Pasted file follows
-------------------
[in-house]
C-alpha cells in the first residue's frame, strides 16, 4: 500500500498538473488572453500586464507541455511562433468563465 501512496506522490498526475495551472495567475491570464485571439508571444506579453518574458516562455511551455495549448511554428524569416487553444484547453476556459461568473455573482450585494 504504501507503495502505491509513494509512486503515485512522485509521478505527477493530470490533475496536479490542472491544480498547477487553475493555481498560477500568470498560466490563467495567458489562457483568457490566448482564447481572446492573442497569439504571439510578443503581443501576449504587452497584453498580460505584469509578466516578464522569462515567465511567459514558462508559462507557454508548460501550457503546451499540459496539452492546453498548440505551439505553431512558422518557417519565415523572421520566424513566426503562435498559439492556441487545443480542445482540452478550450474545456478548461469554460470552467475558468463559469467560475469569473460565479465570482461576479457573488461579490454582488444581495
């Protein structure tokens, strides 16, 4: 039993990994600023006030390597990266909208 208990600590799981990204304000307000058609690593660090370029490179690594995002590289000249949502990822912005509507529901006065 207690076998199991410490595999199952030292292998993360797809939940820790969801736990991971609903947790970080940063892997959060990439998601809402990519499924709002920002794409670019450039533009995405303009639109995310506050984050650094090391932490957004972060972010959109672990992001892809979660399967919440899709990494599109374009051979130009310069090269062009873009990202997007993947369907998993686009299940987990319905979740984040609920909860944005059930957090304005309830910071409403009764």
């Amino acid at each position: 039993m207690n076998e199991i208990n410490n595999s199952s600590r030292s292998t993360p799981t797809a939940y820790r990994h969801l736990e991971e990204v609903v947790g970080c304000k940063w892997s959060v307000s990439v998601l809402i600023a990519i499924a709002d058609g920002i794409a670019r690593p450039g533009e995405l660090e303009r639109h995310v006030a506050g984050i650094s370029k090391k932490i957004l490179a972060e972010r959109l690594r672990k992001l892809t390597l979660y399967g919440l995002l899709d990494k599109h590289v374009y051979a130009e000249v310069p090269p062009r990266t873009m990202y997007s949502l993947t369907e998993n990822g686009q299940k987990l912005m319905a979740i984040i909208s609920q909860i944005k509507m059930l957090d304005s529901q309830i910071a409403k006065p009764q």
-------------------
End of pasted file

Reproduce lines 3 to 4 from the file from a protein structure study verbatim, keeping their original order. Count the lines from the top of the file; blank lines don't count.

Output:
């Protein structure tokens, strides 16, 4: 039993990994600023006030390597990266909208 208990600590799981990204304000307000058609690593660090370029490179690594995002590289000249949502990822912005509507529901006065 207690076998199991410490595999199952030292292998993360797809939940820790969801736990991971609903947790970080940063892997959060990439998601809402990519499924709002920002794409670019450039533009995405303009639109995310506050984050650094090391932490957004972060972010959109672990992001892809979660399967919440899709990494599109374009051979130009310069090269062009873009990202997007993947369907998993686009299940987990319905979740984040609920909860944005059930957090304005309830910071409403009764």
């Amino acid at each position: 039993m207690n076998e199991i208990n410490n595999s199952s600590r030292s292998t993360p799981t797809a939940y820790r990994h969801l736990e991971e990204v609903v947790g970080c304000k940063w892997s959060v307000s990439v998601l809402i600023a990519i499924a709002d058609g920002i794409a670019r690593p450039g533009e995405l660090e303009r639109h995310v006030a506050g984050i650094s370029k090391k932490i957004l490179a972060e972010r959109l690594r672990k992001l892809t390597l979660y399967g919440l995002l899709d990494k599109h590289v374009y051979a130009e000249v310069p090269p062009r990266t873009m990202y997007s949502l993947t369907e998993n990822g686009q299940k987990l912005m319905a979740i984040i909208s609920q909860i944005k509507m059930l957090d304005s529901q309830i910071a409403k006065p009764q």